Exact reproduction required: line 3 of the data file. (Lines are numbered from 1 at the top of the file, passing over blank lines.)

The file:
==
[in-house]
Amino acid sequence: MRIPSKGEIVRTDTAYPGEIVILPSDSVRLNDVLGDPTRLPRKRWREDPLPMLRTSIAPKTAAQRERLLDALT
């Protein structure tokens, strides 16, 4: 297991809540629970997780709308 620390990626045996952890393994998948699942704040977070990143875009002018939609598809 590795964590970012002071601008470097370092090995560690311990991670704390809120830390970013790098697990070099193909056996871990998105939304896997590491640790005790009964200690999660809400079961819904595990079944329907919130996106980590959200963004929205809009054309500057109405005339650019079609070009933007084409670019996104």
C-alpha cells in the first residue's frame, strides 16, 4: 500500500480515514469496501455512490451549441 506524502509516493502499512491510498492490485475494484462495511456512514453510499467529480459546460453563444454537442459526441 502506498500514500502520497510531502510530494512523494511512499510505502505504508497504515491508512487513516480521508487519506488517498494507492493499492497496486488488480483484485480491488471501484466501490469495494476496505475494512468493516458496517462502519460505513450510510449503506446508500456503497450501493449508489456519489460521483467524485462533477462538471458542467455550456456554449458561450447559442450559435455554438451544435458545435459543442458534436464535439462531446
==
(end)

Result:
């Protein structure tokens, strides 16, 4: 297991809540629970997780709308 620390990626045996952890393994998948699942704040977070990143875009002018939609598809 590795964590970012002071601008470097370092090995560690311990991670704390809120830390970013790098697990070099193909056996871990998105939304896997590491640790005790009964200690999660809400079961819904595990079944329907919130996106980590959200963004929205809009054309500057109405005339650019079609070009933007084409670019996104």